*An introduction to arithmetic operators, including modulo, and casting.*

Code Bar | |
---|---|

() | Parentheses |

% | Modulo |

* | Multiply |

/ | Divide |

+ | Add |

- | Subtract |

(`int` ) |
Casts number to int |

(`double` ) |
Casts number to double |

In computer programming, understanding order of operations is essential to having correct mathematical operations. The order of operations used in computers is very similar to our mathematical order of operations. Math operations are read from left to right, parentheses are first completed, then multiplication, division, and modulo, then addition and subtraction.

Modulo is a math operation which finds the remainder of a number in division operations. Here are some examples:

```
5 % 3 = 2
15 % 7 = 1
45 % 9 = 0
```

Modulo is useful for many mathematical applications. One of which is determining if a number is even or odd.

```
int num;
num % 2; // equals 0 if num is even or equals 1 if num is odd
```

When using Java to calculate values, the variable type of each variable becomes vital to the final value. Here are three important rules which need to be known when working with int and double calculations:

Operations which combine ints and doubles will produce a double as a result. Here is an example:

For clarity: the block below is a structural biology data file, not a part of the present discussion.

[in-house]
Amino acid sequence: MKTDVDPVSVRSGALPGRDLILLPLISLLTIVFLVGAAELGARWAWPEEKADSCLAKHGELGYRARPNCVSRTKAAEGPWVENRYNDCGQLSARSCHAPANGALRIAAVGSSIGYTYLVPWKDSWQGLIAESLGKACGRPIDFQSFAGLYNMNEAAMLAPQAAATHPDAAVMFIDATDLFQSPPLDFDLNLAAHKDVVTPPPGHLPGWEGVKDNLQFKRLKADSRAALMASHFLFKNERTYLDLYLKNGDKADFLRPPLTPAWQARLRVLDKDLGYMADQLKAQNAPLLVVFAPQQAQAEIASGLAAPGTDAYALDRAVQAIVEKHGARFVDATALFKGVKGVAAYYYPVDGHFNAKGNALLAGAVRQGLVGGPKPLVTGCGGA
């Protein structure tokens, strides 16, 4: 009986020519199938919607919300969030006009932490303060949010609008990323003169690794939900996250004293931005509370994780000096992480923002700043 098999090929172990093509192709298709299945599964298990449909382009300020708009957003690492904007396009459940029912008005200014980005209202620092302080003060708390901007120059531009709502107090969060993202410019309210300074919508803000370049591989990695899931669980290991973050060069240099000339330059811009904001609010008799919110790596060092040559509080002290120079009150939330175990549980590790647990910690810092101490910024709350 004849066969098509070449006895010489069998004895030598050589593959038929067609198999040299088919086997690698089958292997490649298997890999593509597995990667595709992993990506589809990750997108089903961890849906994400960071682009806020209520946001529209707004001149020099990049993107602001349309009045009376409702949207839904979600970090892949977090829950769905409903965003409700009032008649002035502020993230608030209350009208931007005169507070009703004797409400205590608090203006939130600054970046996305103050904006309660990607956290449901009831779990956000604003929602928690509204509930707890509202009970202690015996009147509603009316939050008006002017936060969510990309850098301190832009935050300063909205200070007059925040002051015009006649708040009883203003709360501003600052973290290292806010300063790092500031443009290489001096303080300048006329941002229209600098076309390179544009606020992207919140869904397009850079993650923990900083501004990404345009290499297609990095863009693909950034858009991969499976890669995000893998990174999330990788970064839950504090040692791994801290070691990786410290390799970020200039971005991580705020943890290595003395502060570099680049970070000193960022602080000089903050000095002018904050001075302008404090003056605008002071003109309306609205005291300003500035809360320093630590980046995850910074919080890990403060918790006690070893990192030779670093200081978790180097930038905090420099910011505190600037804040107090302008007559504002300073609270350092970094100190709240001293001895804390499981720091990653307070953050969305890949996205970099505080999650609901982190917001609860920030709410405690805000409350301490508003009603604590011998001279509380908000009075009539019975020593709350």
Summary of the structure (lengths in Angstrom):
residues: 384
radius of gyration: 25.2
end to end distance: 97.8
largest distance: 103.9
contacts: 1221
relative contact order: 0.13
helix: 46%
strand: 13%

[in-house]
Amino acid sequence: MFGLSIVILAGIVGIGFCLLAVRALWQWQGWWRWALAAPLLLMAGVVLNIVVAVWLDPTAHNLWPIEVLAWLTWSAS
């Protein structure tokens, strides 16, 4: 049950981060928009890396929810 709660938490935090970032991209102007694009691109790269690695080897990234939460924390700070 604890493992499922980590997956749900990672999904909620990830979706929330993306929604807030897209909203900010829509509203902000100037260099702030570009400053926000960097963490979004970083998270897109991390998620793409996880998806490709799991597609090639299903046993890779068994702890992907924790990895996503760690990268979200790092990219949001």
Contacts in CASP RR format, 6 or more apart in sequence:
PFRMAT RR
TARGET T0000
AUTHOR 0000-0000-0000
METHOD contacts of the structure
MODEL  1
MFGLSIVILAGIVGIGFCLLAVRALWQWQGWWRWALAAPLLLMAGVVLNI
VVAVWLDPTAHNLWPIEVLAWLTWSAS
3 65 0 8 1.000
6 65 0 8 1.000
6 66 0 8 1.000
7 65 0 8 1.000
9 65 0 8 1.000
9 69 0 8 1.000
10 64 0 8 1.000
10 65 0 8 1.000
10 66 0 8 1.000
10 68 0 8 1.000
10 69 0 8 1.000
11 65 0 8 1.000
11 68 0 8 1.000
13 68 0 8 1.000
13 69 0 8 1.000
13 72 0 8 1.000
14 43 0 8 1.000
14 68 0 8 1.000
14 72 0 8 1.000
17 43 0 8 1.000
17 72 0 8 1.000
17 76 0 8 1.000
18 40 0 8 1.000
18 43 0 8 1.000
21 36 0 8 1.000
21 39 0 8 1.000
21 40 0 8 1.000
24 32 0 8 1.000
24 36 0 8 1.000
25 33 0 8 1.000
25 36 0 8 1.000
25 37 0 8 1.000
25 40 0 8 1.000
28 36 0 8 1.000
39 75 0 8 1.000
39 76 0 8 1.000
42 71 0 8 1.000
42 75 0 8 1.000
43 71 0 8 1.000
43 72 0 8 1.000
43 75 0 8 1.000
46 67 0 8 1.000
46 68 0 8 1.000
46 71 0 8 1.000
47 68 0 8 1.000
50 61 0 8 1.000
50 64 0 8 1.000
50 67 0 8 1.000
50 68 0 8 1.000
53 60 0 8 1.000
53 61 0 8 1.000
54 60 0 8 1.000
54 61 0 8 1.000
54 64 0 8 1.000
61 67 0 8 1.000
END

```
int a = 3;
double b = 1.0;
// a * b = 3.0
// 3 (a + 2) - b = 14.0
```

Int operations which do not result in an integer will round the result to the next smallest integer; this is called truncating. Here is an example:

```
int k = 1;
// k / 2 = 0
```

Values can be converted to another variable type - such as double, int, long, float, etc - by using a tool known as casting.

Casting with numerical types like ints will change the storage size and the precision of value (decimals). Casting is often used as a tool to prevent mathematical errors or correcting parameters. Here is the syntax:

```
(TYPE) #
```

By using casting, the result of a mathematical relationship will vary dramatically depending on the placement of the action. Here is an example:

```
int j = 3;
double k = 2.5;
j - k; // = 0.5
j - (int) k; // = 3 - 2 = 1
(int) (j - k); // = (int) 0.5 = 0
```

Casting changes the type of the value, not the type of the variable. Therefore, if a variable is initialized to a type different from its own, complications can occur.

# Lesson Quiz

### 1. What is the value of the below statement?

```
178 % 2
```

### 2. What is the proper format for casting the int variable k to type double?

### 3. What is the correct result of the below mathematical operation?

```
int o = 4;
double y = 5.5;
(int) (o + y) - y;
```

*Written by James Richardson*

Notice any mistakes? Please email us at [email protected] so that we can fix any inaccuracies.